Music industry

Georgian Music Industry Advocates Call for Richer State Tax Incentives |

The Columbia County Performing Arts Center opened earlier this year in Evans.

ATLANTA — Georgia is losing concerts and revenue-generating theater productions to other states with richer tax incentives, performance venue managers and music industry advocates told state lawmakers Thursday. .

“We all support music,” Mala Sharma, president of Georgia Music Partners, the state’s leading music industry advocacy organization, told members of a legislative study committee looking for ways to grow the music industry. industry in the Peach State. “We have to bet on it now.”

The General Assembly passed a law in 2017 providing tax incentives for music productions, including live and recorded performances. The bill was modeled after the state’s film industry tax incentives that have played a key role in Georgia becoming a leading center for film and television production.

But Georgia’s music industry tax incentives have proven weak compared to incentives offered by other states, Sharma said.

“We were overwhelmed when Tennessee and other states … perfected their musical prompts,” she said.

Josh Small, general manager of the $33 million Columbia County Performing Arts Center, which opened earlier this year in Evans, said the new facility has lost music output to Louisiana despite having the most amenities. recent ones that make it easier to stage productions there.

“The producer would have preferred to use us,” he said. “They would have come here if we had had the tax credit.”

Norm Easterbrook, executive director of the RiverCenter for the Performing Arts in Columbus, said the producer of a nationwide tour of “To Kill a Mockingbird” was negotiating with the RiverCenter but traveled to New York state instead because he had better tax incentives.

Easterbrook said the current Georgia music tax incentive requirements that producers spend a certain amount of money and run productions for a certain amount of time to qualify for the tax break make it difficult for smaller venues in the State to obtain quality productions. These 2017 tax incentives are due to expire at the end of this year.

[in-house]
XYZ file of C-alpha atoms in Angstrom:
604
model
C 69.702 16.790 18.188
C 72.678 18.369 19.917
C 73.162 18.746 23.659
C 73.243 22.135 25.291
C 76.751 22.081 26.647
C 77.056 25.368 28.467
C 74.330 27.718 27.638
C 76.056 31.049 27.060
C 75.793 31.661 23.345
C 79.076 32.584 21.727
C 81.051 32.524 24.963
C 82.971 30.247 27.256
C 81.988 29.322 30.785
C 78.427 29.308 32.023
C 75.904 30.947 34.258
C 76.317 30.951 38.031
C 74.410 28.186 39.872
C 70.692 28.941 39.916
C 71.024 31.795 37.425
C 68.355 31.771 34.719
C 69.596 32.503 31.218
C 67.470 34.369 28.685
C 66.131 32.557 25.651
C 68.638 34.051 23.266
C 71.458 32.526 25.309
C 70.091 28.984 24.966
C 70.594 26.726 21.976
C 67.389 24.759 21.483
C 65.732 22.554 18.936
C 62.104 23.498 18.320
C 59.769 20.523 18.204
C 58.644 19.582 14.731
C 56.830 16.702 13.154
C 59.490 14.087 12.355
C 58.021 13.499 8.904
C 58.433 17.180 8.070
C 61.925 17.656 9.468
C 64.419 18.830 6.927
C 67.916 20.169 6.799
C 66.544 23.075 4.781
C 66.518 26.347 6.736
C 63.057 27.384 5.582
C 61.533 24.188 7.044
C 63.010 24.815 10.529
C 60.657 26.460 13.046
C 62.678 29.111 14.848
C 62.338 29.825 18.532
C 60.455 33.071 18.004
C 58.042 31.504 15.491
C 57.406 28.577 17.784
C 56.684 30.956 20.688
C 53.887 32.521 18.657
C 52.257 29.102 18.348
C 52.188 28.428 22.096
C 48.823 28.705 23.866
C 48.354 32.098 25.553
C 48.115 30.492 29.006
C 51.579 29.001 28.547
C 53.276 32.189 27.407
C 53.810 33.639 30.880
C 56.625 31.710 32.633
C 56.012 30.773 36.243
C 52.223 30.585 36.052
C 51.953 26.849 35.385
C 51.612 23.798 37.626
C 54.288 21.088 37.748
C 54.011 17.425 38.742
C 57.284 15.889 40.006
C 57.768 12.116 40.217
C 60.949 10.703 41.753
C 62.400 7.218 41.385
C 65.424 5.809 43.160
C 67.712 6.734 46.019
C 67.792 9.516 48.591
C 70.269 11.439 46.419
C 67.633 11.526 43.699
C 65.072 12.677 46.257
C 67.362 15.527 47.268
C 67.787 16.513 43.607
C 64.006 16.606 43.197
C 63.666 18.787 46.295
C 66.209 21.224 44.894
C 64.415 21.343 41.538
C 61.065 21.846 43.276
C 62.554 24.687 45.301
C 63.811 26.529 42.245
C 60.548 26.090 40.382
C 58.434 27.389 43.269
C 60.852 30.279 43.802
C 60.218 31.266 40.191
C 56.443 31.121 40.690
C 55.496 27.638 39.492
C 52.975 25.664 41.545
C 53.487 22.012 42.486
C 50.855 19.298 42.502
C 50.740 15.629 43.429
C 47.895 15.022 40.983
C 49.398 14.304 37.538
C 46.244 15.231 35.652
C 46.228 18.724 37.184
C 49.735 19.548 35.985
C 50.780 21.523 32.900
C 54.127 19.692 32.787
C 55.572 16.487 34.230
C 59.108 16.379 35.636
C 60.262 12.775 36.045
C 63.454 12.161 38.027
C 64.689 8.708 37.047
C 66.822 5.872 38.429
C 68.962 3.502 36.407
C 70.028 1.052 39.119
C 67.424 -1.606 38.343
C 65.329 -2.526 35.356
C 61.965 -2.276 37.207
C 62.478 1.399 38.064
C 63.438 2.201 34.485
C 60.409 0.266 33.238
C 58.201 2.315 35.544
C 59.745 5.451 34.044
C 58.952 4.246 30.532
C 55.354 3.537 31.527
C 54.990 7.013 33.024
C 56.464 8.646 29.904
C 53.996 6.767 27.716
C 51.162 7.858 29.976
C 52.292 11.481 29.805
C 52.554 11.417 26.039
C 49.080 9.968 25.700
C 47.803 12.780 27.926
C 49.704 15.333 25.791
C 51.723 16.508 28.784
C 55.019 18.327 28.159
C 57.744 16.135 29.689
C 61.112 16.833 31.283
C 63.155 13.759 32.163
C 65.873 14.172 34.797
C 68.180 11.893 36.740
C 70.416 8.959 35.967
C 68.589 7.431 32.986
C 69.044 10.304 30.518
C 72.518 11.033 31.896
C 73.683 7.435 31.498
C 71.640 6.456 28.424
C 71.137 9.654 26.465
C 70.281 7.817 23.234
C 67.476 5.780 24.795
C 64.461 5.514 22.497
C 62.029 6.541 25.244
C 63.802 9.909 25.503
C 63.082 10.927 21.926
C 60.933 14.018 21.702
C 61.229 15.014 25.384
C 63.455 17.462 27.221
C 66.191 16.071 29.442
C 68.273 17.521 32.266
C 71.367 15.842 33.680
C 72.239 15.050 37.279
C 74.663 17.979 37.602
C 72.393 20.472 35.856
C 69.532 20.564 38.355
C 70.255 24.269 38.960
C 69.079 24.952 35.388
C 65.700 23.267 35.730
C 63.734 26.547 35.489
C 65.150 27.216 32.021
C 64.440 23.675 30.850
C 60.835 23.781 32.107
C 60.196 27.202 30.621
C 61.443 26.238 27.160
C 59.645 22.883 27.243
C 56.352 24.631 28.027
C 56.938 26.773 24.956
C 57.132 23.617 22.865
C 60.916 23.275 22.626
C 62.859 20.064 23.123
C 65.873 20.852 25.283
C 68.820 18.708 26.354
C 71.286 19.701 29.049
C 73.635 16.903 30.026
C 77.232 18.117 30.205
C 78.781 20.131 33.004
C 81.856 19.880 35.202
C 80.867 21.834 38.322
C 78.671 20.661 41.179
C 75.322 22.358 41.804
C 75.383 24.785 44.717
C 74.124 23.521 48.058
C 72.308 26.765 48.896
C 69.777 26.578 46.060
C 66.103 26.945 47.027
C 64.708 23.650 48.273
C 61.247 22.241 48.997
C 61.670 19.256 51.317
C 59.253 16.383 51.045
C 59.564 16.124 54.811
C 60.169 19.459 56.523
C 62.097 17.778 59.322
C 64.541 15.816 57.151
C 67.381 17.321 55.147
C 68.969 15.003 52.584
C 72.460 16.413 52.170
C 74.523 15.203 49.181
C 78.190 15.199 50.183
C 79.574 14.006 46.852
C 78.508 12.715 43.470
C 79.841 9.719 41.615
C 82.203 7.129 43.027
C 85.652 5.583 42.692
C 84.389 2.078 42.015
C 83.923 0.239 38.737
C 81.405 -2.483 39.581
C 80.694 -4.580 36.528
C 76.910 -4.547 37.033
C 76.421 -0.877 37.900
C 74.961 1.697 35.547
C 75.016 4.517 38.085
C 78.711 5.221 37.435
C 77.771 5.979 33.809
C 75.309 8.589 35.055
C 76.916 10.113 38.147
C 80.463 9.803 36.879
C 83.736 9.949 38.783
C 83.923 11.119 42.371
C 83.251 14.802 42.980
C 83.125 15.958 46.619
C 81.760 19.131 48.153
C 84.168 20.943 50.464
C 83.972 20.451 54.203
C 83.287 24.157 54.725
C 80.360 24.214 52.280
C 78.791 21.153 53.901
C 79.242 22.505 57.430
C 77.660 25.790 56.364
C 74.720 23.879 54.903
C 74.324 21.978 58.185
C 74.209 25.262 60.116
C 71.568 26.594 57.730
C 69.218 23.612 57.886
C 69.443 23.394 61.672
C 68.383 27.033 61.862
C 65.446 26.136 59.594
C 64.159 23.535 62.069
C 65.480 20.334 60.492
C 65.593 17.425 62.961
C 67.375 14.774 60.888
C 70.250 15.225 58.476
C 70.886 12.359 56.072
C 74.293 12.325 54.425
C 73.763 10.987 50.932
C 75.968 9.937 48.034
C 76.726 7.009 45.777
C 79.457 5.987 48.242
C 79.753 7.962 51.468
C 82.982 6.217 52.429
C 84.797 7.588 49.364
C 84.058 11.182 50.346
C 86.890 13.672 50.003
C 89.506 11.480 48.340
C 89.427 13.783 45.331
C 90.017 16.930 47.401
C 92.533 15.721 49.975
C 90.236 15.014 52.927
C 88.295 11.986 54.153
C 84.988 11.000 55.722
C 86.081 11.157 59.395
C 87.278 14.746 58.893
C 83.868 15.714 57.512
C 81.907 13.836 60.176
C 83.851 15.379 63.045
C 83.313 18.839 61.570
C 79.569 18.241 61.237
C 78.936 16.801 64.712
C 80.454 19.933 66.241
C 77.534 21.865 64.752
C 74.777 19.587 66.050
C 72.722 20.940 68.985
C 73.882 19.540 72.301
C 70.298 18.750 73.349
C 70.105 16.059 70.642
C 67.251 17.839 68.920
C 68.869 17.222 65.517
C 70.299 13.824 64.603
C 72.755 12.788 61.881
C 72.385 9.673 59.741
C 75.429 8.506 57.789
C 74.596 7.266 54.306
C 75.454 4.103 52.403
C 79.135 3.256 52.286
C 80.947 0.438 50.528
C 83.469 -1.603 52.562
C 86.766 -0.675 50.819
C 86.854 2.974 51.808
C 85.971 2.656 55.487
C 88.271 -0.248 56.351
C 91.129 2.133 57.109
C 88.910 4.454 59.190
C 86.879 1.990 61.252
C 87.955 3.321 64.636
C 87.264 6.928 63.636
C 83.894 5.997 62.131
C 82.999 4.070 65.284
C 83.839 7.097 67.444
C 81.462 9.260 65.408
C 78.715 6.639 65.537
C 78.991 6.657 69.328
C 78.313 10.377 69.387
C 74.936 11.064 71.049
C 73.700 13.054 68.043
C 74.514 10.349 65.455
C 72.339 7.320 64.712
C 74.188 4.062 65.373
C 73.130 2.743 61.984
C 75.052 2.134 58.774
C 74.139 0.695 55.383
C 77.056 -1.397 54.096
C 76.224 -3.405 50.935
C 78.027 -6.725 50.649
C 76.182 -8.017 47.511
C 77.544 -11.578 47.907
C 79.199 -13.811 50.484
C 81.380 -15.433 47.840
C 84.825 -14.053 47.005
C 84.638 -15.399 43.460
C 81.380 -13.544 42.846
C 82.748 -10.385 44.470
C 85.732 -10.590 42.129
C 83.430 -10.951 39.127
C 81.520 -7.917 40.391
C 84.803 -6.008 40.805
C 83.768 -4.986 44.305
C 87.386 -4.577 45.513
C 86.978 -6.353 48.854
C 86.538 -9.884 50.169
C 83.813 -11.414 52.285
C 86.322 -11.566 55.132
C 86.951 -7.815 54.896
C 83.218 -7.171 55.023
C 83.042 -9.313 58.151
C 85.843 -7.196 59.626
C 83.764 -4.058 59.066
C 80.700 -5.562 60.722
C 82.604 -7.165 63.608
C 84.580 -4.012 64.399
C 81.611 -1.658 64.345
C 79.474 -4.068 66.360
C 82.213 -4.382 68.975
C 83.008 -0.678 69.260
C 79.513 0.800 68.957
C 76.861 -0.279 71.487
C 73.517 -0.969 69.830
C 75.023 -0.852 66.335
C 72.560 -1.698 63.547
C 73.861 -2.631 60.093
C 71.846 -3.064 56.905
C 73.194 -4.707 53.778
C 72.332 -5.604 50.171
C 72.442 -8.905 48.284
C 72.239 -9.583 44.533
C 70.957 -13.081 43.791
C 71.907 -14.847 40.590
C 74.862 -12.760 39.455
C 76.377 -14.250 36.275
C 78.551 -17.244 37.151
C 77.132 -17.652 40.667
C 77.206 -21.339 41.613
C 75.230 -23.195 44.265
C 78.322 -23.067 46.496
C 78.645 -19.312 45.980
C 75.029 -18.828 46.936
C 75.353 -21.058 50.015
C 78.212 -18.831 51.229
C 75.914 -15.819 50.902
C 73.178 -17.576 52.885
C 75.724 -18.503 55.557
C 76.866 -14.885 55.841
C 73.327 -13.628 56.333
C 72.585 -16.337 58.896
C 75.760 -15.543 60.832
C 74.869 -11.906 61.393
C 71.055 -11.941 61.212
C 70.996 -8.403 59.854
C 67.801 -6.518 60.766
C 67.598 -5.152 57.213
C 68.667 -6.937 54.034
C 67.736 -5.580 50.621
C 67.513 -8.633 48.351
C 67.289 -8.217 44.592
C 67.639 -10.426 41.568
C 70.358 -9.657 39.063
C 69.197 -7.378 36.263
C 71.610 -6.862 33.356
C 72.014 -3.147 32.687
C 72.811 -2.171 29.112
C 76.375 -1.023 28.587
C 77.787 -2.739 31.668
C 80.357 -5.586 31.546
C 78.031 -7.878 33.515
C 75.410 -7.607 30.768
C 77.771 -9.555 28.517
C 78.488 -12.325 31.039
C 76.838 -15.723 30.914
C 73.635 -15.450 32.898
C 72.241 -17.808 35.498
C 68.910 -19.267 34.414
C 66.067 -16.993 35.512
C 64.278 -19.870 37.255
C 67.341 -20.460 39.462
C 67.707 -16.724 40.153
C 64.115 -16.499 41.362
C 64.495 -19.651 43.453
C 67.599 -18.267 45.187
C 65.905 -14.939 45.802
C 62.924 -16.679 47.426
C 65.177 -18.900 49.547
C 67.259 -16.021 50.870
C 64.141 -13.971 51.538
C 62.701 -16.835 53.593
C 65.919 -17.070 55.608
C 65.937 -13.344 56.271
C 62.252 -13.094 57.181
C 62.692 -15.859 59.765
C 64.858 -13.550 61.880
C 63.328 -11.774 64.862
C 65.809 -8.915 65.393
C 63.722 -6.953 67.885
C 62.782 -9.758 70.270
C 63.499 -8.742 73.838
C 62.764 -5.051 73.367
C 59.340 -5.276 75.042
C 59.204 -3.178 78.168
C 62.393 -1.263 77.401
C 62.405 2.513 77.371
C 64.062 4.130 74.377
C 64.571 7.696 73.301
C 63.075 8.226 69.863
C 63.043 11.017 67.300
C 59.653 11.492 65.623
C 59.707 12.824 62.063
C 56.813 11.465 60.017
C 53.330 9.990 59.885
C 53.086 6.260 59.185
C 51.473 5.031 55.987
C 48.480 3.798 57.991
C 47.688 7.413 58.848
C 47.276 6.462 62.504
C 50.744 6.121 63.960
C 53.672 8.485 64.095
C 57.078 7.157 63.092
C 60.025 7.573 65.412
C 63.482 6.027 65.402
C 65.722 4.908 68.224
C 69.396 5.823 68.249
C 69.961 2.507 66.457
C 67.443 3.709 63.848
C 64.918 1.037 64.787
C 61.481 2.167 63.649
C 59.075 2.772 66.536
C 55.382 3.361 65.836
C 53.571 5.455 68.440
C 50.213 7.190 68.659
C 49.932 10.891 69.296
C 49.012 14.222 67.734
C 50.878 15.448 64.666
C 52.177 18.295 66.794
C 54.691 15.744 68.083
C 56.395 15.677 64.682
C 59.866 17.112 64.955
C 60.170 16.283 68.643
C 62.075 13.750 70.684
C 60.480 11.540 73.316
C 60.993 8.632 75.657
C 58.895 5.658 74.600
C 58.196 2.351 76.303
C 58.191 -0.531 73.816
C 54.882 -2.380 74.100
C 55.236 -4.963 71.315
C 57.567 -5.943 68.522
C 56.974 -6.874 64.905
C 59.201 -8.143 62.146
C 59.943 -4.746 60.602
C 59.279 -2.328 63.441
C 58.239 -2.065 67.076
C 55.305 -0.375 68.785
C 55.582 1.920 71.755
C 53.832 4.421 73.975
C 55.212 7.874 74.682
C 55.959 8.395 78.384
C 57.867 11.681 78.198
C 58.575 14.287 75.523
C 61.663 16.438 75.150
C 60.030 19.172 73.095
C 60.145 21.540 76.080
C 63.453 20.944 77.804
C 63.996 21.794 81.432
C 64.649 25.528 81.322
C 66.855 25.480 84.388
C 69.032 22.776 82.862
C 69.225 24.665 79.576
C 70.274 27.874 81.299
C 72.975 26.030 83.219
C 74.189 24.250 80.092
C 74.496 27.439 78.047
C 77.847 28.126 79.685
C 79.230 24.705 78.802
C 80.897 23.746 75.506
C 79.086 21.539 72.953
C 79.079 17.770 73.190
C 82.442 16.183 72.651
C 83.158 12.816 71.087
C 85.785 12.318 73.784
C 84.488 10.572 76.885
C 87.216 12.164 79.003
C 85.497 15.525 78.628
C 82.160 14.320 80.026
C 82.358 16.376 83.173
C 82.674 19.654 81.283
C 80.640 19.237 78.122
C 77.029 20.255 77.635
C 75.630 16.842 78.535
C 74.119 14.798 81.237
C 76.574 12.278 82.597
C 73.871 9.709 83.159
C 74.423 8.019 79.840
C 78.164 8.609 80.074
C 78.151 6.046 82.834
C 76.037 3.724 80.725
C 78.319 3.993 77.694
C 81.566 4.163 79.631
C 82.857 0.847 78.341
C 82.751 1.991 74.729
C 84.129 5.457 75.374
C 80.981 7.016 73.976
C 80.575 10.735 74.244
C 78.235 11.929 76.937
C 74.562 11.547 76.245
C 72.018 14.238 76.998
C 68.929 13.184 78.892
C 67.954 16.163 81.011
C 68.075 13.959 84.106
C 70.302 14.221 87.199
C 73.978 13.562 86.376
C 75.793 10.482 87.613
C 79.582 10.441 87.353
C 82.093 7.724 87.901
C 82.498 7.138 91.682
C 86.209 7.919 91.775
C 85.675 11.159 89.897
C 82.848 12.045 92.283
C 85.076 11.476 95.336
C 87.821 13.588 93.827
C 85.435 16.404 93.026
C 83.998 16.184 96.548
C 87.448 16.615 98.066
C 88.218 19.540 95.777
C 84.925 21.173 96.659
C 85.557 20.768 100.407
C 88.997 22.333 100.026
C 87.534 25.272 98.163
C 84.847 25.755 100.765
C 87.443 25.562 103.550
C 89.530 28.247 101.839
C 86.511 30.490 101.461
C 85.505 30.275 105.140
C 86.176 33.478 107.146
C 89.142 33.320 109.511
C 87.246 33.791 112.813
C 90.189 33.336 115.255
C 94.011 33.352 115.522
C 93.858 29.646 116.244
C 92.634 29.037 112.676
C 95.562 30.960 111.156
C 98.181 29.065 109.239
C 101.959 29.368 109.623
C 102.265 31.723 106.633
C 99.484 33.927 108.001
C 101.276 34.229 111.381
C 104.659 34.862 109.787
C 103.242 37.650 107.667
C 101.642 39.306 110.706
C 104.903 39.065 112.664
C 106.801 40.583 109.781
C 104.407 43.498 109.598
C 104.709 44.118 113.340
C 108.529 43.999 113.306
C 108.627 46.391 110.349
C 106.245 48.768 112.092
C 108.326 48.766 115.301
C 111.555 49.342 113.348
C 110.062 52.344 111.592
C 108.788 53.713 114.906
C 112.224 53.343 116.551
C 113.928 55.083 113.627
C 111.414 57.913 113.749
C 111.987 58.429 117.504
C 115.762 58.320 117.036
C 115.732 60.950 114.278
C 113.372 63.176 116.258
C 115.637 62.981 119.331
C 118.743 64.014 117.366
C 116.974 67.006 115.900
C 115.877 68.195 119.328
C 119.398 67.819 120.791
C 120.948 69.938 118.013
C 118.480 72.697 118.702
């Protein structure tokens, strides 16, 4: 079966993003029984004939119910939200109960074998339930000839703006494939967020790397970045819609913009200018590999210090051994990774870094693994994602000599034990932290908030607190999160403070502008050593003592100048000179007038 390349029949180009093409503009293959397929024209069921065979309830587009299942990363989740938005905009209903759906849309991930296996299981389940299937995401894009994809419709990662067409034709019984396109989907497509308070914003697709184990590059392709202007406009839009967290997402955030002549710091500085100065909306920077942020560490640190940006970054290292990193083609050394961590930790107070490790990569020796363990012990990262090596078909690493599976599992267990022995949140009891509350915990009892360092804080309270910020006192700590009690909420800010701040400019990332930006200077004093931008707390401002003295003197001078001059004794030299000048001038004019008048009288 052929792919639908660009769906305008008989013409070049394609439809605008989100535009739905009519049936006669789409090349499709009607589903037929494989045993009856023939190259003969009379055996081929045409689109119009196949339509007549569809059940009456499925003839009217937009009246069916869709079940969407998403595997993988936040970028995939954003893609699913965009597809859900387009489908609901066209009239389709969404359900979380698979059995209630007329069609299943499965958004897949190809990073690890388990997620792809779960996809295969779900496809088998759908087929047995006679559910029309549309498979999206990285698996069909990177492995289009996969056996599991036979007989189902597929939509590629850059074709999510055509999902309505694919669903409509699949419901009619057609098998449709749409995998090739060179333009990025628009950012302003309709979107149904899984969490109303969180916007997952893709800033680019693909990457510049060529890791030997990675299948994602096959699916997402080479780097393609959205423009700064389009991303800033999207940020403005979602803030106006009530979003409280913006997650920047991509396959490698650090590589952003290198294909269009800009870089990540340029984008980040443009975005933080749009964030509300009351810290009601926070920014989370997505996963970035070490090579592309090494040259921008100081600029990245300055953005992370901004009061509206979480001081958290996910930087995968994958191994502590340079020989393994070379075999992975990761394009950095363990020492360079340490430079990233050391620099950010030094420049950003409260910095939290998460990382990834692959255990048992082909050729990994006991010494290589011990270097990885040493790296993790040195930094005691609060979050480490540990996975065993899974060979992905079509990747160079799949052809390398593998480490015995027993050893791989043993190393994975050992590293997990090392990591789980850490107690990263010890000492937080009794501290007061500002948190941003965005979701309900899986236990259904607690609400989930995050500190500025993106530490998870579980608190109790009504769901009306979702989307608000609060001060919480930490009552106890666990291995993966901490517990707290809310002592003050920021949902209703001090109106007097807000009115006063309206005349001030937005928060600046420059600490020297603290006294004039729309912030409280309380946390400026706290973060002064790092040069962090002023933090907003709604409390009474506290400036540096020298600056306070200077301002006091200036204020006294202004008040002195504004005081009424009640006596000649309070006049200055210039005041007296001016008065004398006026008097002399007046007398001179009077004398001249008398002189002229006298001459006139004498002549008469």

“We are asking for these adjustments in order to have an economic development tool,” Easterbrook said.

Easterbrook said there is also a quality of life element to being able to stage musical productions in Georgia.

“It makes available to our cities top-tier production that will tour the country at an affordable cost,” he said.

In addition to improving its tax incentives, Georgia would also benefit from creating a state office to support the music industry, said Brendon Anthony, who directs the Texas Music Office in Austin.

The four-person agency was established as a stand-alone operation in 1991, but didn’t really take off until it was placed under the Governor’s Office and later under the Economic Development Operation and of tourism in this state.

Anthony said research compiled by his office has generated economic impact data that shows the benefits a vibrant music industry brings to a state.

The office has also launched a “music-friendly community” program that helps cities network to promote their music venues. Every city in Texas with more than one million residents participates in the program, he said.

“We are lucky to have an office like ours,” he said. “We continue to affect the operation of our industry in a significant way.”

The study committee will hold one more meeting this fall before formulating its recommendations for the plenary General Assembly to consider during the 2023 legislative session starting in January.

This story is available through a partnership with Capitol Beat News Service, a project of the Georgia Press Educational Foundation.